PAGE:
Securing a Water Supply
Developers and other businesses nonetheless can pursue a number of alternatives to ensure that a project, development or business expansion has a water supply to meet the statutory requirements. The key to securing a water supply is to look beyond the local water supplier for the source of water to support a project, development or business expansion. Some ways to secure a water supply that is not currently available from a local water supplier are to:
Consider whether surface water or groundwater resources might be available in connection with a given project – these water resources may be attached to property, but if they are unattached, they should be included in the purchase or lease of the property;
Look for an adjacent water supplier to provide water through an agreement with the local water supplier;
Purchase surface water or groundwater resources and transport or "wheel" them through the local water supplier to the project;
Purchase surface water or groundwater resources and sell them or give them to the local water supplier in return for an agreement from the supplier to provide adequate water supply;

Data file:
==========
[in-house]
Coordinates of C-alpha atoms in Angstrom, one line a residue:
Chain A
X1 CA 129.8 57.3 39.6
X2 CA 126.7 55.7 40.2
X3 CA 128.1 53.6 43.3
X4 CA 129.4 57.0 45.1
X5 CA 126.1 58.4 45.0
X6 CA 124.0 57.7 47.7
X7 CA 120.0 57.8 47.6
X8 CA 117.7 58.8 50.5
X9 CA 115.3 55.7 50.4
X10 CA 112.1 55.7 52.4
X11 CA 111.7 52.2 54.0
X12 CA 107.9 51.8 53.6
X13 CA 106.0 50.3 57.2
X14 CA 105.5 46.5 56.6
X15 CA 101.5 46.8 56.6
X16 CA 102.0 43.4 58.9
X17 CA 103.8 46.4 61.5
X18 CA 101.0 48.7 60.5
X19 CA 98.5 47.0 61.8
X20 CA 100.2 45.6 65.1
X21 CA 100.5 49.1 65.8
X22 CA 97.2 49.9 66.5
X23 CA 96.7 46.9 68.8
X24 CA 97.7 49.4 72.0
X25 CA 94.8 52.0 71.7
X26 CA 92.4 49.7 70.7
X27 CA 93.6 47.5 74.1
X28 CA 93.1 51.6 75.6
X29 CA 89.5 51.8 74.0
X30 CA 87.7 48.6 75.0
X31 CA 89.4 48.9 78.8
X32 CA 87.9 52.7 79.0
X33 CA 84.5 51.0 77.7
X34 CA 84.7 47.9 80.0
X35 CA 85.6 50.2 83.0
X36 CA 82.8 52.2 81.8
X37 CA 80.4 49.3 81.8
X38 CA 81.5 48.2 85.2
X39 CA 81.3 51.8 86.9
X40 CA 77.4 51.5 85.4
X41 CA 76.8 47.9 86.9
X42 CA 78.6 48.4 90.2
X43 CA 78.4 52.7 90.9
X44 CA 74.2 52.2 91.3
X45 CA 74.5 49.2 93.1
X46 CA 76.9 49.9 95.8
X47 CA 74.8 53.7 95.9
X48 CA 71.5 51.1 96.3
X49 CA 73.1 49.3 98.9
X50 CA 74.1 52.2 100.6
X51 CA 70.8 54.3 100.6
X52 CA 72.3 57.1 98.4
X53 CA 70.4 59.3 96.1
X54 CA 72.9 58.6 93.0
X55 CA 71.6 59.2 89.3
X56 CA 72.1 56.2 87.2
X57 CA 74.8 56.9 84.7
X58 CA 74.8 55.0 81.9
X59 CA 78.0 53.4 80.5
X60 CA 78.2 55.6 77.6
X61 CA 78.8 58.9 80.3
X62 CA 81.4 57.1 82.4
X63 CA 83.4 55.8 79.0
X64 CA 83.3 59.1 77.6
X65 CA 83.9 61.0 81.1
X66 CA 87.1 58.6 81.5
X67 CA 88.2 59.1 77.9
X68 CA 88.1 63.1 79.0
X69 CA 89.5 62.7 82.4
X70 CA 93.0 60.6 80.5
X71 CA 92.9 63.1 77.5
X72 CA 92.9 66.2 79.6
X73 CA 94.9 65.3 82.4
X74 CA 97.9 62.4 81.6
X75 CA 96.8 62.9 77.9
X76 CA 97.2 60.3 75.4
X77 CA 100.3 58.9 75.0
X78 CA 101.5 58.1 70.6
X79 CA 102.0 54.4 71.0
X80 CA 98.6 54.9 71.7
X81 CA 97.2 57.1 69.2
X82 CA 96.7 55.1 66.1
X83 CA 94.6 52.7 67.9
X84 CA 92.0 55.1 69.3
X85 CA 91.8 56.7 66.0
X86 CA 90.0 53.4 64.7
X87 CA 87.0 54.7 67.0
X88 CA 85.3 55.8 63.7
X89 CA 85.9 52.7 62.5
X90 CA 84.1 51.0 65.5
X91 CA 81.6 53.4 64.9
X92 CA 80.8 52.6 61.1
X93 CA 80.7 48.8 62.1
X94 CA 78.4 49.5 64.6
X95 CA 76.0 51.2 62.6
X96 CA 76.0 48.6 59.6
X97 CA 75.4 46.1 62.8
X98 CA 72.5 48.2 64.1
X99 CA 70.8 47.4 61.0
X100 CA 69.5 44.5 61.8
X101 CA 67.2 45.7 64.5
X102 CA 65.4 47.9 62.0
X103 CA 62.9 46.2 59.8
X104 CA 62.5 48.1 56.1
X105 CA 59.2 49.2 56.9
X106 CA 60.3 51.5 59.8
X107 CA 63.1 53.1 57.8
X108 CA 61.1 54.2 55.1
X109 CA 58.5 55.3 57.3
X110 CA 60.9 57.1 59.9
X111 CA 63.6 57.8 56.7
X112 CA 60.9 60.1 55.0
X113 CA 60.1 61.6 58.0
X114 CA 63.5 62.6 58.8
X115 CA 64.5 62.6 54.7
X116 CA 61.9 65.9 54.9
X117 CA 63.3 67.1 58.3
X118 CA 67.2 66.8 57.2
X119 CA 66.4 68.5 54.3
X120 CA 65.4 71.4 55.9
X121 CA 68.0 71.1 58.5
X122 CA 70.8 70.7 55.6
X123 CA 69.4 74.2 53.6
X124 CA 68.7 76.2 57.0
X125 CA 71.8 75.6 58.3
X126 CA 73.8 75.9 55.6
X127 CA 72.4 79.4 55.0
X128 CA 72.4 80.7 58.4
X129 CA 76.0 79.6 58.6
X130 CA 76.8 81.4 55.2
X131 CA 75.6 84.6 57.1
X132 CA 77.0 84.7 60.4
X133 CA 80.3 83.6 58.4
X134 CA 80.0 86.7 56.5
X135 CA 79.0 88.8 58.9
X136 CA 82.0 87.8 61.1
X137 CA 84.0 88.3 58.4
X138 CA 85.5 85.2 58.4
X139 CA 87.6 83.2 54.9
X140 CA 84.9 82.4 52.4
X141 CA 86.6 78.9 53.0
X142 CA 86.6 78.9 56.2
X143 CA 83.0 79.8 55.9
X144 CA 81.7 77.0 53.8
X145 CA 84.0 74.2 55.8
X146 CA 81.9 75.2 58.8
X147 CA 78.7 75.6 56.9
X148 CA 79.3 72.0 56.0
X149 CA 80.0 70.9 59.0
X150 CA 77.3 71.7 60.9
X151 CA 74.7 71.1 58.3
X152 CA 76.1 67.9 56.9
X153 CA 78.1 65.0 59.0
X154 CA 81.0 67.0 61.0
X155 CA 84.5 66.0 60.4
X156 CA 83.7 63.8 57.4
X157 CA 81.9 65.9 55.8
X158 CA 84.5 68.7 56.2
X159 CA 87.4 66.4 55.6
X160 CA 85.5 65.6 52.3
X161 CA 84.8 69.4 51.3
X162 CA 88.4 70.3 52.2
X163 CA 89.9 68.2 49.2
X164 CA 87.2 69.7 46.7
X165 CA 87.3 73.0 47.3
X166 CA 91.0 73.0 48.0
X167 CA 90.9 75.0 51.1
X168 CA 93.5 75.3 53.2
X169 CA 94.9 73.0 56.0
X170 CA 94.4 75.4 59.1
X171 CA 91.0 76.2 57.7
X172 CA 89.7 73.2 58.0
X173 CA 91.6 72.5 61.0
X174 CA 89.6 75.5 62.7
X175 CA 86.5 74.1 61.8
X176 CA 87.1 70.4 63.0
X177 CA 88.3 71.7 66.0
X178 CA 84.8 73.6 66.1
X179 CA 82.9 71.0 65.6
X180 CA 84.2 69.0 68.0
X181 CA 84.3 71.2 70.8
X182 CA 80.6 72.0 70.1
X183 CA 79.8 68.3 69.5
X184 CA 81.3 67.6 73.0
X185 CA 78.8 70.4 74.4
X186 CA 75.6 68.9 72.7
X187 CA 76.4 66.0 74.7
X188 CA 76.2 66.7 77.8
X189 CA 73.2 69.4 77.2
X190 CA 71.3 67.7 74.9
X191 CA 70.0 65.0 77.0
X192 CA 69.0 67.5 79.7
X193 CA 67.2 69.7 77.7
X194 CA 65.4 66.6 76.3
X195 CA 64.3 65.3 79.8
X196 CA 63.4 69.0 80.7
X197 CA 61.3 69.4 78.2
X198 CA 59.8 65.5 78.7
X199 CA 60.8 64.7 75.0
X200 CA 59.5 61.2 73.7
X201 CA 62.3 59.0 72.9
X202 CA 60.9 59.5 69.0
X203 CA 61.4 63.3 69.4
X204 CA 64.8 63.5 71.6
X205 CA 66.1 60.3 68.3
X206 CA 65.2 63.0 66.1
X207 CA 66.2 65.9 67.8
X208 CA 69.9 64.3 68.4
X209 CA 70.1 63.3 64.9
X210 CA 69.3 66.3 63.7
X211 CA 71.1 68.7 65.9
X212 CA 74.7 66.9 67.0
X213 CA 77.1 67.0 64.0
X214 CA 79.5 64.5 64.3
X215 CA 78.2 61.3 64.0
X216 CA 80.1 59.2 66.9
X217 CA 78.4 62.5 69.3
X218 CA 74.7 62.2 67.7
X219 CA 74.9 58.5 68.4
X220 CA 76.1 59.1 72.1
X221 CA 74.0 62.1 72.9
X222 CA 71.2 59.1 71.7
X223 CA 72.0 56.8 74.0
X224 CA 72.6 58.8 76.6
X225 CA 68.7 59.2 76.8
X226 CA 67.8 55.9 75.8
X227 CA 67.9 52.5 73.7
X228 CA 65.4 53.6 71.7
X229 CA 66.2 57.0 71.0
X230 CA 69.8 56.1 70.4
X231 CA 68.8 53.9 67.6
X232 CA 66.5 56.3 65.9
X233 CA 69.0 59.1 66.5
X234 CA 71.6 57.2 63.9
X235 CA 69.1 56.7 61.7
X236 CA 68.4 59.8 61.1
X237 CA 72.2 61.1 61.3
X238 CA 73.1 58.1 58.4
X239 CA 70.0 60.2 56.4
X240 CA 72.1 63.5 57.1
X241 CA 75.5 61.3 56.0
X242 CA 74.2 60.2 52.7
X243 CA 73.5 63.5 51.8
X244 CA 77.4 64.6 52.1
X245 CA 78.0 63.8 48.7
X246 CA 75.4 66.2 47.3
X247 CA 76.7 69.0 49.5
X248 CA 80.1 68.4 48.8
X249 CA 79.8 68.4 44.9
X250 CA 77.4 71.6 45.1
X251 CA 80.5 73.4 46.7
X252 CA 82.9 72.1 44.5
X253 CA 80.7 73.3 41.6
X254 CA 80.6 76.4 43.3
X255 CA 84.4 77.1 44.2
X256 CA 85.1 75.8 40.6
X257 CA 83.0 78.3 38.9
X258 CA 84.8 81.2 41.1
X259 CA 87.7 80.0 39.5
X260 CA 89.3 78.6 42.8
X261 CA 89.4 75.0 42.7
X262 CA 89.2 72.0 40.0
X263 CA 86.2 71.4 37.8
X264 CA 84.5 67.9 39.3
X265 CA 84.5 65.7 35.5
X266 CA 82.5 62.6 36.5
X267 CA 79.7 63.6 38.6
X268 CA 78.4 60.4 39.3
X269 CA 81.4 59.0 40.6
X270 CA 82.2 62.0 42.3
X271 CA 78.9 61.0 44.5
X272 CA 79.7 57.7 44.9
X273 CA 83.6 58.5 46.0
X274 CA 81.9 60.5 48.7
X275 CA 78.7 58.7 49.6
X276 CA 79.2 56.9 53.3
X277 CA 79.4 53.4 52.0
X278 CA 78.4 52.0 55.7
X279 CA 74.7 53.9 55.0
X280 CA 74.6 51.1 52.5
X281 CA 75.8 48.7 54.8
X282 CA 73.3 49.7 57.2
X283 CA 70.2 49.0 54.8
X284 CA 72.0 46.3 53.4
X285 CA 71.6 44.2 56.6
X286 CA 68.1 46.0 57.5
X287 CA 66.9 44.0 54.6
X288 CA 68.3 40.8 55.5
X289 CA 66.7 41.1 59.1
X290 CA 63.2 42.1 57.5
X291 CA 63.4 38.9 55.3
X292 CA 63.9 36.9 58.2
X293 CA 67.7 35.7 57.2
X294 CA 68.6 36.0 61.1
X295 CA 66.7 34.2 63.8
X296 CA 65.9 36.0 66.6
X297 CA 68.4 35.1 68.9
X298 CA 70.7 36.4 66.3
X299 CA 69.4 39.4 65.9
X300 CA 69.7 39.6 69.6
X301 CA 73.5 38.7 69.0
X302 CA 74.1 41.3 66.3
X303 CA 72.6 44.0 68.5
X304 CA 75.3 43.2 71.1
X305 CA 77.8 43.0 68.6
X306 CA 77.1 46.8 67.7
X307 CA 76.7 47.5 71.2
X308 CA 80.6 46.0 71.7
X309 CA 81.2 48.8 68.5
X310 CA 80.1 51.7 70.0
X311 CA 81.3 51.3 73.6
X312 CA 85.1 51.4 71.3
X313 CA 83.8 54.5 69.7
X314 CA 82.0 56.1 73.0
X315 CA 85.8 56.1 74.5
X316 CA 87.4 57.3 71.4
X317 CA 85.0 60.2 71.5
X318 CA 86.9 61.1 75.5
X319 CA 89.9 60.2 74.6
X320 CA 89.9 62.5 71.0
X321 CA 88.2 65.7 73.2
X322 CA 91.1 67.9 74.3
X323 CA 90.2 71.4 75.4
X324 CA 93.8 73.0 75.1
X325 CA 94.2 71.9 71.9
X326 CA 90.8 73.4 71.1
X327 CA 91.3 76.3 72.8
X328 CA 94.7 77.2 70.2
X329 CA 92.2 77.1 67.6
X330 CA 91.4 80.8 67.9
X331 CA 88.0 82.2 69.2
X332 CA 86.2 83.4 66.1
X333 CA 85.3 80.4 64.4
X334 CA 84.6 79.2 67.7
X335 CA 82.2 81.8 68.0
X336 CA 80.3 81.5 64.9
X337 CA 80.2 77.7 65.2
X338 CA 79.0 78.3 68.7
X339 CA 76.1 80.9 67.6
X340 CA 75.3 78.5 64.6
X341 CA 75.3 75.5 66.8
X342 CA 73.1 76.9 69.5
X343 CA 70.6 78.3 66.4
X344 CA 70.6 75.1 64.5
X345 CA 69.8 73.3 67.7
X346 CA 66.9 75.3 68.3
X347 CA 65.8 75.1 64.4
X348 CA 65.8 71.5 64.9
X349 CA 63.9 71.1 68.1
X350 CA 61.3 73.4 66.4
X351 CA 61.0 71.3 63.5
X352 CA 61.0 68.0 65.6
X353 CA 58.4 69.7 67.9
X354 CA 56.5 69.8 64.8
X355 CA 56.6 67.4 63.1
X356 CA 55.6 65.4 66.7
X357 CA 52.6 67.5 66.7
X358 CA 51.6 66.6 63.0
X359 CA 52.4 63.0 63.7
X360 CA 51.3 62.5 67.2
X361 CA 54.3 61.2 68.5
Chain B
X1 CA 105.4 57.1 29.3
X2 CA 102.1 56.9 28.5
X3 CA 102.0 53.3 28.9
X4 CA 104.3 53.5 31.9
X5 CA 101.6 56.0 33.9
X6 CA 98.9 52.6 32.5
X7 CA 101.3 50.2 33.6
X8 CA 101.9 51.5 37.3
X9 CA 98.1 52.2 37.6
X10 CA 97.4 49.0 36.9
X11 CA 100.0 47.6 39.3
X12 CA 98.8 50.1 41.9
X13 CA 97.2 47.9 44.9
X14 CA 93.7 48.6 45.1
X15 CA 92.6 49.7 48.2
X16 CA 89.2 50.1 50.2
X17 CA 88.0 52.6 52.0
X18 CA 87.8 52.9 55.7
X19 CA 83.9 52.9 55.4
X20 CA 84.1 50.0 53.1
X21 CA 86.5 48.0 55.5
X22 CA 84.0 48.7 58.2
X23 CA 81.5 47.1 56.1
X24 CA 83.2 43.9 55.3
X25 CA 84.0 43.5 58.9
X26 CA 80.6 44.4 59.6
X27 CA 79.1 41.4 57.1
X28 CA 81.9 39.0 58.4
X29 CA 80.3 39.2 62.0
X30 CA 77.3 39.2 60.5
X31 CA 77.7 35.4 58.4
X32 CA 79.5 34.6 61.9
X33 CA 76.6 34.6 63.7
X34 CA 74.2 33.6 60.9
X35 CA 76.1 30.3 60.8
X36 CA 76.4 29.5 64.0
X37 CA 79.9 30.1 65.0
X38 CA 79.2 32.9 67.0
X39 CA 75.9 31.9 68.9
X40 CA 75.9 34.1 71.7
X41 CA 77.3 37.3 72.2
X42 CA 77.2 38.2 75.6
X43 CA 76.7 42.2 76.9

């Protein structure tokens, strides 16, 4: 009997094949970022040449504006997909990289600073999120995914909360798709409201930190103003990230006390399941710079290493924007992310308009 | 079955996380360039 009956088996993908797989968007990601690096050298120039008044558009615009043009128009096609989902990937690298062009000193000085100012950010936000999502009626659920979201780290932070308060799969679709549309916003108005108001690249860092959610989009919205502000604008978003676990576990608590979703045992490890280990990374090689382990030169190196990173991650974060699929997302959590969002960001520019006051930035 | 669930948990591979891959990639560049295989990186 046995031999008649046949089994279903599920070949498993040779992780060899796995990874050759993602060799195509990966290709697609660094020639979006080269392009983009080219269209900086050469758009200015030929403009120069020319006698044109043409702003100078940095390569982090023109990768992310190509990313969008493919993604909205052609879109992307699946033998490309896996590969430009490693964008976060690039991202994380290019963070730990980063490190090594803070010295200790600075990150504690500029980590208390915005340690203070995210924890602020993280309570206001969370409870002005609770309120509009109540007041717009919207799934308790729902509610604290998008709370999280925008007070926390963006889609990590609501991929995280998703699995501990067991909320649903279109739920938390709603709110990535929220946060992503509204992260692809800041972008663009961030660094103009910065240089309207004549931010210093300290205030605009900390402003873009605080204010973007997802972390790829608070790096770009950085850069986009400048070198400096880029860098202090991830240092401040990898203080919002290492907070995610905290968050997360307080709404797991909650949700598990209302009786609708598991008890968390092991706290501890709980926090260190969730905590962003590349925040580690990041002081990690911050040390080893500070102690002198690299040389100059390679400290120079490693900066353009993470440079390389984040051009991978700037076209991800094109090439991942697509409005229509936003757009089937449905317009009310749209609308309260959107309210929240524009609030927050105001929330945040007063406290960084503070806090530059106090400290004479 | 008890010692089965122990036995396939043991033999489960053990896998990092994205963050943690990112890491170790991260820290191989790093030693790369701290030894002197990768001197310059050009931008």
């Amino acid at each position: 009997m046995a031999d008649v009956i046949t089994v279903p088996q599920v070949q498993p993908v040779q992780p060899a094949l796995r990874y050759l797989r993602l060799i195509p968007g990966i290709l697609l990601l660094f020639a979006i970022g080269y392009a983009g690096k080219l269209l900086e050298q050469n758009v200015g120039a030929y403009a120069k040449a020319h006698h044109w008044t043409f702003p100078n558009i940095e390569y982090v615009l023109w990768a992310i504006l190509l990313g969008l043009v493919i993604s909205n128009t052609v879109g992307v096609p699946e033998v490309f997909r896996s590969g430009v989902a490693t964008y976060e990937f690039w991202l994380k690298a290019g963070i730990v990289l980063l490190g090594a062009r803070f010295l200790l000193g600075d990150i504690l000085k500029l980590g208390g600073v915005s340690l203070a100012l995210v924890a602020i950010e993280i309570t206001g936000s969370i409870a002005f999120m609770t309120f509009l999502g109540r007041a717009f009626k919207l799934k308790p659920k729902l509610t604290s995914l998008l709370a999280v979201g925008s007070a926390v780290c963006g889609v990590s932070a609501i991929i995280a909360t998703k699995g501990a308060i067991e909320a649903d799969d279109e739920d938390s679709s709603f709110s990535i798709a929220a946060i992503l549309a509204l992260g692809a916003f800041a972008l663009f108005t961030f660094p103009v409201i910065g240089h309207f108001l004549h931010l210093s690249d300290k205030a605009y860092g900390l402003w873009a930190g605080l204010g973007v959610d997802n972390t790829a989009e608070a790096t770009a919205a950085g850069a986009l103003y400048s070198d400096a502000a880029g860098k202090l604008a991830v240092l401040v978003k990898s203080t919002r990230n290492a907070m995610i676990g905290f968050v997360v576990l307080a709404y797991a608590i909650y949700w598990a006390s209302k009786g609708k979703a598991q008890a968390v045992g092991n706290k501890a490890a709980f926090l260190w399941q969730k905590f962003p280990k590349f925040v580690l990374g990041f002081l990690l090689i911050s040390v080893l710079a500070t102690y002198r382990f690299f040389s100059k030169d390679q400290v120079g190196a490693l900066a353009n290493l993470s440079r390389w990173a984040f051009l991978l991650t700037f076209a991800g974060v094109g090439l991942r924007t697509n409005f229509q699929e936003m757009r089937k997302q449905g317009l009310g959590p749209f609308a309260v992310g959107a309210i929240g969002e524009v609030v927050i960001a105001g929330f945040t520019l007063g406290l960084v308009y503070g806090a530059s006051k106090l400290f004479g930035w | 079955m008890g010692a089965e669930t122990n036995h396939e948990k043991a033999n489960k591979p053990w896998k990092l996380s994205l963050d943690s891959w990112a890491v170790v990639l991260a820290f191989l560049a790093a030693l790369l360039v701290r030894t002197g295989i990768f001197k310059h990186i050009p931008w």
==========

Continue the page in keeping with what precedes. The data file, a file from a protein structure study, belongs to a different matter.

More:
Identify and reduce the existing water supply for a current customer of the local water supplier, perhaps by assisting the customer in the transport and use of another water source such as recycled water; or
Identify and purchase a current customer's operation for utilization of the existing water supply for the project.
All of these methods have been used successfully within the last couple of years to overcome the lack of a current water supply for a project, development or expanding business. An important part of property ownership in the future will be the securing of surface water and groundwater rights to increase the value of the property. Property owners and businesses must explore the nature and extent of their water supplies and consider what, if any, water rights are otherwise available. Developers must diligently review the water supplier's assessment and sources, compare the local supplier's water supply against future water demands, and investigate and secure alternative water rights when purchasing or leasing a property.
Part of the solution to California's uncertain water future lies now in the 2012 Water Bond, but also in continuing the development of alternative water resources and supplies, conservation and revamping the governance of water resources throughout California. Business owners and developers must be mindful that their livelihood depends on the ability to quantify water resource needs and then adequately secure water resources to meet them. These needs may have to be met from someone other than the local water agency.